We conducted 70 different MaxEnt experiments using different combination of monthly minimum and maximum temperature, monthly precipitation and SRTM layers. An experiment was defined as a unique set of environmental covariates in which different combinations of temperature, rainfall, elevation, and bias layers were input to the model. Each set of twelve monthly Tmax, Tmin, and rainfall surfaces from the WorldClim data was treated as single covariate to include the full seasonal influence of these climate drivers (Table 1). Although MaxEnt can accept an unlimited number of covariates, including nominally scaled variables such as land cover, we restricted model experiments to covariates that are either expected to remain static, such as topography, or sets of climate covariates that are directly comparable between near-present and 2080 conditions. Of the total 350 unique presence points, we randomly selected 36 presence points to independently validate the results of each model experiment. These independent testing points (Figure 1) were used to calculate statistics such as the mean p(s) and standard deviation for each model experiment as well as commission and omission errors to evaluate the accuracy of different experiments. We developed several different bias layers intended to de-bias the data for unrepresentative (i.e., highly clustered) sampling of specimens. After a number of trials with different bias layers, we utilized a bias layer based on examination of the point distribution in Figure 1, which shows a clear tendency for collections near coastlines, as well as informed assumptions based on our own field survey experience; i.e., that the probability of sampling for An. albimanus declines in a negative exponential (i.e., following a decay function) fashion as a function of distance from major roads and coasts. To create this particular bias layer, we used GIS software to generate distance-weighted fuzzy membership layers, scaled from 0–255, with a negative J-shaped function fuzzy function and breakpoints at 5 km for both roads and coastlines. The two fuzzy layers were then combined using a weighted linear combination that assigned equal weights to each layer. We found that this approach consistently improved the mean p(s) values obtained from the validation points relative to other approaches (e.g., fuzzy layers based on distance from rivers, or distance from roads alone). Thus, each experiment was evaluated both qualitatively by comparing the MaxEnt outputs with literature reports from different countries and parts of the region and quantitatively by extracting probability values using the independent validation points selected randomly from the data set.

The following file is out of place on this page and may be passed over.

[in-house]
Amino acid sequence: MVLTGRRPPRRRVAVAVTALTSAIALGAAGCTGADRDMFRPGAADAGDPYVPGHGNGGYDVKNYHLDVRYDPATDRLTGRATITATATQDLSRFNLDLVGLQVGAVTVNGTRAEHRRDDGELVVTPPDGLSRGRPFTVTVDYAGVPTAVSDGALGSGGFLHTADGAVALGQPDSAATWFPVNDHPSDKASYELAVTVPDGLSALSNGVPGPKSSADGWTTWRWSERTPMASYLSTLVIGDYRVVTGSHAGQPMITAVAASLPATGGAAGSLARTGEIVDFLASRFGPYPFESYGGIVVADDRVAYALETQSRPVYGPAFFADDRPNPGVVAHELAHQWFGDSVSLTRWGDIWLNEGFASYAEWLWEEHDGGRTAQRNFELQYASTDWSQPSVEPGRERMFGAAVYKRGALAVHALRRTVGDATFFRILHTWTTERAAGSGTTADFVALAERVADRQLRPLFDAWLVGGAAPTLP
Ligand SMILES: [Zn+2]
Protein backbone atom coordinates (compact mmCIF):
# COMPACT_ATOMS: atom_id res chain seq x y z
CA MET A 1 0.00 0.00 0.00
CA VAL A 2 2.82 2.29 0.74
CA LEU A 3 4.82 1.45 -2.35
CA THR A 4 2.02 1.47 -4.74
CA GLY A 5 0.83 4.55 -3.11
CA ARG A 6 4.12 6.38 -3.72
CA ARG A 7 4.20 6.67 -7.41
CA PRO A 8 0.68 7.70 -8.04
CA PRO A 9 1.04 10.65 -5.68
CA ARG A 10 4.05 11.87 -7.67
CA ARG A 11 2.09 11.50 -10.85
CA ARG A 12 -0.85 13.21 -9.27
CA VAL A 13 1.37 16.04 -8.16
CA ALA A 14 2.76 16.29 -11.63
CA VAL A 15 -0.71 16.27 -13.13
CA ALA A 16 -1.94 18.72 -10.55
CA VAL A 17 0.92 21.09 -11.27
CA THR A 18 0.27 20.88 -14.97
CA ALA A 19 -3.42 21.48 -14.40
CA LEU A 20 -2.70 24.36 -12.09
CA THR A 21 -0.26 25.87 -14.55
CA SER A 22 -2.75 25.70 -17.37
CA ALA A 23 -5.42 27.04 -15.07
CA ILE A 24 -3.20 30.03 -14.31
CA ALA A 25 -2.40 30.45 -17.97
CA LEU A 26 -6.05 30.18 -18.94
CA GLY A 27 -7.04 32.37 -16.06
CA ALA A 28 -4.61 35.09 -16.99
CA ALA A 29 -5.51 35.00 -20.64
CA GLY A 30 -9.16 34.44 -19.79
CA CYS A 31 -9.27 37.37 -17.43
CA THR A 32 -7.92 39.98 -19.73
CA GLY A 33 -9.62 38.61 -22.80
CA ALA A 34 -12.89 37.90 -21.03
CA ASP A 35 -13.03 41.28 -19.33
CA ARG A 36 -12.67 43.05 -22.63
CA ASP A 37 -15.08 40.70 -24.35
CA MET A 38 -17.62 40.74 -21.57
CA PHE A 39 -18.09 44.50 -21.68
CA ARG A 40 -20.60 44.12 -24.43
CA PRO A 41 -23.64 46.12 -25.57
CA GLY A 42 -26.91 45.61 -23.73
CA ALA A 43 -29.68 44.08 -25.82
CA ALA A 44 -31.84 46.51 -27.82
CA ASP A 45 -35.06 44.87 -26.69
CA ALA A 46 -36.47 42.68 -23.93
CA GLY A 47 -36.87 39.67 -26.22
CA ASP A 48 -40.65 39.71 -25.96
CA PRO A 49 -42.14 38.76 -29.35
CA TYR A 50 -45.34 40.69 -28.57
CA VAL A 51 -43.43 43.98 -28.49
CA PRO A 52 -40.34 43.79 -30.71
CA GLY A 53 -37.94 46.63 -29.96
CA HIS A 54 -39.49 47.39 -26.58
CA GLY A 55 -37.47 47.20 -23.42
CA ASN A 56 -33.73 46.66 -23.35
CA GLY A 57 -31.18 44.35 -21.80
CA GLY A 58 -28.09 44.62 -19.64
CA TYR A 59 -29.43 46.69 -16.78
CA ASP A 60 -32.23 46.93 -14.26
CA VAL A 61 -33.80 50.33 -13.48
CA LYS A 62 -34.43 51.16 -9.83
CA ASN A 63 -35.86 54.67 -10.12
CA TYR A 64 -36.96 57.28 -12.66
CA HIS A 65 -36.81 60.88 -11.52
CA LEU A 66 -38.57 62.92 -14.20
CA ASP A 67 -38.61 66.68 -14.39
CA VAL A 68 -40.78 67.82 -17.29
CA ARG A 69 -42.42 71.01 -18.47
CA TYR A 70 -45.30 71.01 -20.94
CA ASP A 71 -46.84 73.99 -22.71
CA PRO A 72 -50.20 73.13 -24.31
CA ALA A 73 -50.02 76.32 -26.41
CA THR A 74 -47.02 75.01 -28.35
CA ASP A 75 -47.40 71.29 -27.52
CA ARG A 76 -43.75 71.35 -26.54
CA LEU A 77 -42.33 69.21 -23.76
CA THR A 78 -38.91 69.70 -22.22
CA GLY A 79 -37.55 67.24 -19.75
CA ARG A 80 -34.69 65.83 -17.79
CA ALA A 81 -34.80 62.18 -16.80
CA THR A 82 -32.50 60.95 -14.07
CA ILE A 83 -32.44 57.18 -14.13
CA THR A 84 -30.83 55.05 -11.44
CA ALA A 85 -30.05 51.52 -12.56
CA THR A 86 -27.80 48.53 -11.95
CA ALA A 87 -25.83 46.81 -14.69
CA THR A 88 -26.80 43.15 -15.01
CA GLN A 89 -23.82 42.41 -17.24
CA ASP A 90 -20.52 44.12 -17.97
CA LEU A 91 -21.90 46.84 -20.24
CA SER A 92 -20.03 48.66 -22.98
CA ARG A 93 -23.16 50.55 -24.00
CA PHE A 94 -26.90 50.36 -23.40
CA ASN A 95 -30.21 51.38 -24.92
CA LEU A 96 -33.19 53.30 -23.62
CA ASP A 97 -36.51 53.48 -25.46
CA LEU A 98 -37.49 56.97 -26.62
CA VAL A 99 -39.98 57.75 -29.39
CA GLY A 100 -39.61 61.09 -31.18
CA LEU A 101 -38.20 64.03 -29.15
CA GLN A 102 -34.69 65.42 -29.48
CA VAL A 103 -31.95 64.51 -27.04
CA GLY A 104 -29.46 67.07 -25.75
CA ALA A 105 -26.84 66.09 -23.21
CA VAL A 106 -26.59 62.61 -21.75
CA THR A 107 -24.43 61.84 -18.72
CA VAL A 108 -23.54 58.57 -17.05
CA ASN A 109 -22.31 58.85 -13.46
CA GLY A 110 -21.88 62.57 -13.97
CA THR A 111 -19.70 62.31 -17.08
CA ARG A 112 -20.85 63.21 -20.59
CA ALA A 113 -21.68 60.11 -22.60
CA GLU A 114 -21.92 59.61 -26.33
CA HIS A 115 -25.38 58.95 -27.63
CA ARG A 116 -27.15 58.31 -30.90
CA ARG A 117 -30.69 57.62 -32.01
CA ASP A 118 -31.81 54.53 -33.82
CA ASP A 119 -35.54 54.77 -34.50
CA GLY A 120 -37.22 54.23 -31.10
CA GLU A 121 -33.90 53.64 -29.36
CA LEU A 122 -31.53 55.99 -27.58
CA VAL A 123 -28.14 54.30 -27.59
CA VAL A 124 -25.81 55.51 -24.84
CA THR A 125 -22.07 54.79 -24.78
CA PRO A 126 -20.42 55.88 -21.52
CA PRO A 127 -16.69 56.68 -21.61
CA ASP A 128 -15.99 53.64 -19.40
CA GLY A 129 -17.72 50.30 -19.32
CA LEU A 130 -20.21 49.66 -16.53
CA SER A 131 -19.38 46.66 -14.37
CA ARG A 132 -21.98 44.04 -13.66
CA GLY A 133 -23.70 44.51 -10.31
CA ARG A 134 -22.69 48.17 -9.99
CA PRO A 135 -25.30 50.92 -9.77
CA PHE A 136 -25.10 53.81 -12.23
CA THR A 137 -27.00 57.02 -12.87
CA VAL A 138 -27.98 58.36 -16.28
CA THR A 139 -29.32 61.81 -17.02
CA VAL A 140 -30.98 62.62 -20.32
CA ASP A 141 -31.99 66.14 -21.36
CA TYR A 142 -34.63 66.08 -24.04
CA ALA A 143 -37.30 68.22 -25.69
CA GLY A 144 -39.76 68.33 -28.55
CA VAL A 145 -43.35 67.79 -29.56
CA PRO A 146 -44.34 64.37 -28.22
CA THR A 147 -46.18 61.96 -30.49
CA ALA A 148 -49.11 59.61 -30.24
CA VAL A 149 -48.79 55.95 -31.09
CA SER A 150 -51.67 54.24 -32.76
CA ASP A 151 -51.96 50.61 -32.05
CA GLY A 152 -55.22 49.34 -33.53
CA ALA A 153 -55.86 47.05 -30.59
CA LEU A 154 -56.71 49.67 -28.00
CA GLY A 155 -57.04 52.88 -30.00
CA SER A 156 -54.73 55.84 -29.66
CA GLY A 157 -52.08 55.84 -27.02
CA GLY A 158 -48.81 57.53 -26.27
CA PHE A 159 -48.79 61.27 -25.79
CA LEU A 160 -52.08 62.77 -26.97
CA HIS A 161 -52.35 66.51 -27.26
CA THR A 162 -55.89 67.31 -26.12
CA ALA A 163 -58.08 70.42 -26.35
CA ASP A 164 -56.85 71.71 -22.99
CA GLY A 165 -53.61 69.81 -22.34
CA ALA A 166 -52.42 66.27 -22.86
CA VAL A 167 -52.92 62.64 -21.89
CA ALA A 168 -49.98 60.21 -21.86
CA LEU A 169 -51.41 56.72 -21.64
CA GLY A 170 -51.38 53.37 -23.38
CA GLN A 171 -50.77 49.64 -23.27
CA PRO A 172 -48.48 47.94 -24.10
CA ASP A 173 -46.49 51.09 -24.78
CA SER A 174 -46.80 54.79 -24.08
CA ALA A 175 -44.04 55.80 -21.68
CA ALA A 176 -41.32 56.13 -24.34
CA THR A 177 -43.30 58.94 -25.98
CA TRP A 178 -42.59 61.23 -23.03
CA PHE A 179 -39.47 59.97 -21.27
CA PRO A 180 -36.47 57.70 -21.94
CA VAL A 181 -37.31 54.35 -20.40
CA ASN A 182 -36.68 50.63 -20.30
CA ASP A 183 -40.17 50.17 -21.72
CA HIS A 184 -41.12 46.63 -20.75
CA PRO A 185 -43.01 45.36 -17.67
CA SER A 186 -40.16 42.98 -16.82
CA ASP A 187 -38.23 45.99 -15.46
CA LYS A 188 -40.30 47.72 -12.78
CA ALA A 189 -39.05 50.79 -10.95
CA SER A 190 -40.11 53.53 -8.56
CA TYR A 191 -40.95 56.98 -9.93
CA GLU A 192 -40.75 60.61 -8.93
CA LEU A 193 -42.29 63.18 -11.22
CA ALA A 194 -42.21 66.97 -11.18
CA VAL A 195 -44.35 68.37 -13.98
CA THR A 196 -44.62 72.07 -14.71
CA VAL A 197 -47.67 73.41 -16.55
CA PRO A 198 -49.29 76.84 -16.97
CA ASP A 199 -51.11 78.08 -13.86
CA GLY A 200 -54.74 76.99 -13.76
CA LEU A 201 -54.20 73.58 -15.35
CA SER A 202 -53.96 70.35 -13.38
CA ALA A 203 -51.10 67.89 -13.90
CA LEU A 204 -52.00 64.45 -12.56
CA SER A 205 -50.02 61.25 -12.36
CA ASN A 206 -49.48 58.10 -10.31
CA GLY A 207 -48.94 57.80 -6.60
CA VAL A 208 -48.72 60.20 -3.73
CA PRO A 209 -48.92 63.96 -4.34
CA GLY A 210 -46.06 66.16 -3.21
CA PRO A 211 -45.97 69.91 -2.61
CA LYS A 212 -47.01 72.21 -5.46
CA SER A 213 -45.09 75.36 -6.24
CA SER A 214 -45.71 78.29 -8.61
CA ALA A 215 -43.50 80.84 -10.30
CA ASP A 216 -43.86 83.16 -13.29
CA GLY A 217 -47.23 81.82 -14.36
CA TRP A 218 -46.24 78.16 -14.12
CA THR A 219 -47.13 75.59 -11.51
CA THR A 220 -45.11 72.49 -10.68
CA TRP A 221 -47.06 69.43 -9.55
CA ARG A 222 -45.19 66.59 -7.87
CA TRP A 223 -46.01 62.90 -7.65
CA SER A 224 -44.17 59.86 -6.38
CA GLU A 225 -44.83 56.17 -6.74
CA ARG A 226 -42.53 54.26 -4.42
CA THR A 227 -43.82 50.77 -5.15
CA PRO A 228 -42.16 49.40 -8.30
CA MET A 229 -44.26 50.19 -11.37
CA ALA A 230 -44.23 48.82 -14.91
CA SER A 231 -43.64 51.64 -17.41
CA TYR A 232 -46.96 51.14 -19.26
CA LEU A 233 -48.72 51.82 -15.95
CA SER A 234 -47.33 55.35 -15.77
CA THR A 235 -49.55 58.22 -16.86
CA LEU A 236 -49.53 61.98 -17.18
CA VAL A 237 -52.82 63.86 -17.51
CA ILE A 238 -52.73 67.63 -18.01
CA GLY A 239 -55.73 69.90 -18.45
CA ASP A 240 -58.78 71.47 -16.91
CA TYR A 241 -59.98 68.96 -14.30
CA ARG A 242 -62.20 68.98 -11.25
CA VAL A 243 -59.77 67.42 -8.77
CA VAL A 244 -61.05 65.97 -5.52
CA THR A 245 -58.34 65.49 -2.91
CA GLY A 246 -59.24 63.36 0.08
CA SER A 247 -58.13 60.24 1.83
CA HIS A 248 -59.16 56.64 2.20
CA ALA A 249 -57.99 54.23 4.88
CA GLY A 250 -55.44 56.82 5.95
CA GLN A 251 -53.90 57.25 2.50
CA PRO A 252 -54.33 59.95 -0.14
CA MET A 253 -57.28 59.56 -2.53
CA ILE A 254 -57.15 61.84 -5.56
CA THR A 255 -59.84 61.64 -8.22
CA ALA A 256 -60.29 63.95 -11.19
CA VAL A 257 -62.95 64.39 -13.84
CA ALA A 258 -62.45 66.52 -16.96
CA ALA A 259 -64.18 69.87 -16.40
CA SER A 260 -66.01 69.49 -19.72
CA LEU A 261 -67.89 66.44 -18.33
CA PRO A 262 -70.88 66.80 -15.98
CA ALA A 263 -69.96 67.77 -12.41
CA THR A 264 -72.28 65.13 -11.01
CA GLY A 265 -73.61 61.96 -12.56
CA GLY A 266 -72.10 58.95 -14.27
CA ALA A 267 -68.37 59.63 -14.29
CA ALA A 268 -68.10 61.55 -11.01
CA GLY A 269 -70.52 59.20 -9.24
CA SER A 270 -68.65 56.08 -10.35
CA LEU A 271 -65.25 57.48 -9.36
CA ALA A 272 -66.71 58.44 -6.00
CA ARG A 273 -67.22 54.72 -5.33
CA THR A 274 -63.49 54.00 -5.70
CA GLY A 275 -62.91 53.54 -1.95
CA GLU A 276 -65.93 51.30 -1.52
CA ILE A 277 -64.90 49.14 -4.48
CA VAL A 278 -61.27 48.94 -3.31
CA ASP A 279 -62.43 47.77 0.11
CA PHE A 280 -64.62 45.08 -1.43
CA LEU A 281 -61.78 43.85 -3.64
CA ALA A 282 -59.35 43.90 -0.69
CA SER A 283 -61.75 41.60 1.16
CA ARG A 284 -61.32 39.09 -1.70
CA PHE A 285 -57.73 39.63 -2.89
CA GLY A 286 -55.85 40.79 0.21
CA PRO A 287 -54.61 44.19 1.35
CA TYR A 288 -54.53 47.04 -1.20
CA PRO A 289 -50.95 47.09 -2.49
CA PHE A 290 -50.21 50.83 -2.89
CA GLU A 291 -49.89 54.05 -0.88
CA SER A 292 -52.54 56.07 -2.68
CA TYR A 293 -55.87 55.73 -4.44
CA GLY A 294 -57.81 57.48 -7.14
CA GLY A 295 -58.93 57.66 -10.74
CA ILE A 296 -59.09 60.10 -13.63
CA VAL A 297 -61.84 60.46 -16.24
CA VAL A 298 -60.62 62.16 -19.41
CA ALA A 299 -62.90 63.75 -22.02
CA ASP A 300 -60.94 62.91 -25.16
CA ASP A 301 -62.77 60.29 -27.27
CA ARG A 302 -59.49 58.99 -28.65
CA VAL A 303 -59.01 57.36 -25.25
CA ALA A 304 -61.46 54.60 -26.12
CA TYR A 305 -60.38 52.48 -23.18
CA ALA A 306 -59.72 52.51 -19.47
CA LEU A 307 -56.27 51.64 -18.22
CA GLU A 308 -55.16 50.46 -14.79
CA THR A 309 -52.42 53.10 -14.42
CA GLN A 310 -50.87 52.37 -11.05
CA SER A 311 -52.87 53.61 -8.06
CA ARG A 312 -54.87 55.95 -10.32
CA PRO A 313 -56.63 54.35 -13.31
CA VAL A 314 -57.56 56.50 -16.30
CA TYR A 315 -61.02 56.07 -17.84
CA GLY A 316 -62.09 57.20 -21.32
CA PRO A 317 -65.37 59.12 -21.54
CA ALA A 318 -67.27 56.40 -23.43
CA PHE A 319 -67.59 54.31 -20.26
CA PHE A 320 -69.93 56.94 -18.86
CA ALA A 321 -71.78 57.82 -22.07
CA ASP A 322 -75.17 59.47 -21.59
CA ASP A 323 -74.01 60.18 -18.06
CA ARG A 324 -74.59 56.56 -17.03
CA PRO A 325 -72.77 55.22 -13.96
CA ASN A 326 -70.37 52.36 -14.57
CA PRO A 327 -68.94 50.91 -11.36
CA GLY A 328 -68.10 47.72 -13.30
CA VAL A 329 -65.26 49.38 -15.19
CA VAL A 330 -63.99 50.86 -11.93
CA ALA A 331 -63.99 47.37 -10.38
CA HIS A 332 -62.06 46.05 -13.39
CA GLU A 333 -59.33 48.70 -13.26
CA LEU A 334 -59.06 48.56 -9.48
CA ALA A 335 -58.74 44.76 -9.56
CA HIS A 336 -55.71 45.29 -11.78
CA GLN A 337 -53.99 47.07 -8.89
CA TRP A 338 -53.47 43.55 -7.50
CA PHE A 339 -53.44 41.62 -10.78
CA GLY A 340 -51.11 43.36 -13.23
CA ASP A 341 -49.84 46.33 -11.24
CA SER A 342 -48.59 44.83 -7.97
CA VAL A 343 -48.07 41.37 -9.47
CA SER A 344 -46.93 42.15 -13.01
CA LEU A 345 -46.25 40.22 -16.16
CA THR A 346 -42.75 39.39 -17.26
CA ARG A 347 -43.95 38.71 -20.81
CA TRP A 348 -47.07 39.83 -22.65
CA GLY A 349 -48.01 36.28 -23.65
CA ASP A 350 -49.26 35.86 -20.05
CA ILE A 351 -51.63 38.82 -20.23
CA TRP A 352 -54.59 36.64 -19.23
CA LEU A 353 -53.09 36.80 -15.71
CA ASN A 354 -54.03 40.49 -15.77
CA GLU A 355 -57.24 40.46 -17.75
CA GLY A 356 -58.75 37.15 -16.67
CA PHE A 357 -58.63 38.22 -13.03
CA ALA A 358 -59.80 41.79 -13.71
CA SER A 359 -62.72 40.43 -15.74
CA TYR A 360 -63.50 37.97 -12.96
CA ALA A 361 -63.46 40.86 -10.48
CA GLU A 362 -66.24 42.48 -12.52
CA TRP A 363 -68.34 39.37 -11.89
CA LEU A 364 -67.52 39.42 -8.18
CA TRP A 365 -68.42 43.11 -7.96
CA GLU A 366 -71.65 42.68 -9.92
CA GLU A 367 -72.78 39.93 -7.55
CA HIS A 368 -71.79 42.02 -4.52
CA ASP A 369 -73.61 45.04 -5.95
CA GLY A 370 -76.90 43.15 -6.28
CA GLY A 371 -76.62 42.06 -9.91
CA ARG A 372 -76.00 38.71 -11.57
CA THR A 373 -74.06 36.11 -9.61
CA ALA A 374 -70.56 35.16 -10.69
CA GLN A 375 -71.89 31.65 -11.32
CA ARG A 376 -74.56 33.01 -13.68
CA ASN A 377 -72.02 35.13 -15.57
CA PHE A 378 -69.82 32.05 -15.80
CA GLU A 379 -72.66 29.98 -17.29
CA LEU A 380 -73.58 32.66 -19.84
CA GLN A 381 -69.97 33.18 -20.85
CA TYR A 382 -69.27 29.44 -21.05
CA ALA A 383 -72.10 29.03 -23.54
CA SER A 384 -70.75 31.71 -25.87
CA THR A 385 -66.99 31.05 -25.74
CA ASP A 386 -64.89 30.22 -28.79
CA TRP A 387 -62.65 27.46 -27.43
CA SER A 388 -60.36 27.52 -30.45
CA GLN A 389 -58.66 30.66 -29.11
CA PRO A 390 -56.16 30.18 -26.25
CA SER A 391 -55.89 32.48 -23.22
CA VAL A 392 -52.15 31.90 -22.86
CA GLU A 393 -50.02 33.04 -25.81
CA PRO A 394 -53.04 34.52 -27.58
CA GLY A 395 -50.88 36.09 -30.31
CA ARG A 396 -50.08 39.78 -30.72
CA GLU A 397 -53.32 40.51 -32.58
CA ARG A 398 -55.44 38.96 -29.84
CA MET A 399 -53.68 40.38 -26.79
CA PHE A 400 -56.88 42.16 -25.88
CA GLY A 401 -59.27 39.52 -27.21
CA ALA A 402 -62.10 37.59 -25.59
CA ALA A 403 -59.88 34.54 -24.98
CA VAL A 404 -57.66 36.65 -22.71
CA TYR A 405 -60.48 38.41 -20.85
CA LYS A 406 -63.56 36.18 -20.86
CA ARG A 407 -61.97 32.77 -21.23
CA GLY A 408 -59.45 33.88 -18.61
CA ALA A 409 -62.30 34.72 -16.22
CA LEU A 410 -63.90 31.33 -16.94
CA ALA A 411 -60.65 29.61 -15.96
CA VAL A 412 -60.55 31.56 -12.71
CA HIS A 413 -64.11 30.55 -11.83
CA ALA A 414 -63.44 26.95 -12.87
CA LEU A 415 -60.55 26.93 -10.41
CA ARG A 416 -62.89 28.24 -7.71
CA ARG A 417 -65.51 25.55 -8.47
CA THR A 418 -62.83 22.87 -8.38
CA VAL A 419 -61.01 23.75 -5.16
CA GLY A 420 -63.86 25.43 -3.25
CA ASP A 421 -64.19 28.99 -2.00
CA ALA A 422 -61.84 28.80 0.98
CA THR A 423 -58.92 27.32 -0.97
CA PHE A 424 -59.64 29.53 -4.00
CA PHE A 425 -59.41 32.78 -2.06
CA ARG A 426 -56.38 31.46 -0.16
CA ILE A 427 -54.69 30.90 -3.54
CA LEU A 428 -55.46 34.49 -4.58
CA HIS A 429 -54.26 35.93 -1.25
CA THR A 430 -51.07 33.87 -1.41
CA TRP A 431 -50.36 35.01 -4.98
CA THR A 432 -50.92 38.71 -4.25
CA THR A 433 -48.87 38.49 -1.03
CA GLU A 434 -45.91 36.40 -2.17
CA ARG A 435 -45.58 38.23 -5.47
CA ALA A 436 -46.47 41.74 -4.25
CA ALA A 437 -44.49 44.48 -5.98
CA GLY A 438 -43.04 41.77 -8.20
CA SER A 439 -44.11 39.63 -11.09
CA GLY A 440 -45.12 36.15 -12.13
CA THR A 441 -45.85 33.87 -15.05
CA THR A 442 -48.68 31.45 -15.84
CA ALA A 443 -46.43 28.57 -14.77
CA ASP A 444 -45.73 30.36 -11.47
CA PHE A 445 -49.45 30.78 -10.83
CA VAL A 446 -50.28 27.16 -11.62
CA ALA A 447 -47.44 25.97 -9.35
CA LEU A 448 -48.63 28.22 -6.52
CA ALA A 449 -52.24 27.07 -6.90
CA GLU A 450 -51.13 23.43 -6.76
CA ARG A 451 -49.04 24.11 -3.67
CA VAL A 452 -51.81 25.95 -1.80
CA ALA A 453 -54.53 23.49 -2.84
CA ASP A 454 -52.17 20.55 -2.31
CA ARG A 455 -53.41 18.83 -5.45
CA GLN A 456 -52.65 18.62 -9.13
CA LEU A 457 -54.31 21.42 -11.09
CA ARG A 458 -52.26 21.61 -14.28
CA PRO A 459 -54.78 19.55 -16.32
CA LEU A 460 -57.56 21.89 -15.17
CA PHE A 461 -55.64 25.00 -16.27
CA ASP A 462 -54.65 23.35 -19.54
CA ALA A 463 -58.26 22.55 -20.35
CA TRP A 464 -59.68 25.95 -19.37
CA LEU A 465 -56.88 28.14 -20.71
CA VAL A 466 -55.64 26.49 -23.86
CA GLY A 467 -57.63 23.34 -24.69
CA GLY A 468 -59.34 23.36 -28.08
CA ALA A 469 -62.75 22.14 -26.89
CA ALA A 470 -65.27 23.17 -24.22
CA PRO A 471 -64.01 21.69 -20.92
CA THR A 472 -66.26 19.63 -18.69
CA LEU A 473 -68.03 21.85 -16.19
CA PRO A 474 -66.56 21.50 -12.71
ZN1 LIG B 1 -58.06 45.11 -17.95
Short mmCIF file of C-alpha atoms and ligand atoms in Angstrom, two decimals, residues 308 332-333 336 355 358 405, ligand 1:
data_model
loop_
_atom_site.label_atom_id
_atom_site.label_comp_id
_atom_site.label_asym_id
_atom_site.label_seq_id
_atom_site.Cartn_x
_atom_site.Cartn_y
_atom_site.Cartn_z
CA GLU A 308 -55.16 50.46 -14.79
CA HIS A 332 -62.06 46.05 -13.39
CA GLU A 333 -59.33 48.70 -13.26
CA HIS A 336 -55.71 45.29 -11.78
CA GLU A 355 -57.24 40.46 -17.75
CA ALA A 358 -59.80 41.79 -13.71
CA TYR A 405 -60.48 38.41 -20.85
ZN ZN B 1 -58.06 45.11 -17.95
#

For further analysis, we selected three model experiments for the both near-present and 2080 projections based on their relatively high mean values (i.e., ~0.70) from the independent test points and to illustrate model sensitivity with inclusion/exclusion of different covariates. We then ran the model with the 2080 climate layers and the SRTM layer to produce future probability surfaces using the same combination of covariates used in experiment 61. We used the lowest presence threshold (LPT) method for setting thresholds to evaluate presence/absence from the MaxEnt experiments. This method uses the lowest predicted value associated with any one of the observed presence points and it can be interpreted ecologically as pixels predicted as being at least as suitable as those where a species’ presence has been recorded . It is thus considered a highly conservative way to map the minimum predicted distribution. In addition, the LPT approach reduces omission error to zero in the training data set . LPT-based maps were then cross-tabulated for near-present and 2080 conditions to indicate areas of model agreement and disagreement. We also applied a logical threshold of p(s) > 0.50 after examining mean values for validation points. We combined different presence/absence maps by cross-tabulating the maps thresholded with the LPT criterion and retaining the area where all three models agreed. This approach of combining different maps provides a conservative estimate of near-present and 2080 model experiments and reduces further the likelihood of false alarms (commission errors).
This investigation received financial support from the NIH (grant 5U19AI089702-02 to SH) with subcontract to DOF and JCB. MLQ was supported by COLCIENCIAS (grant 110134319196). We gratefully acknowledge Paula Pareja for providing georeferenced points of some Colombian records of An. albimanus from the Instituto Nacional de Salud de Colombia. JCB was partially supported by the Abess Center for Ecosystem Science and Policy, University of Miami.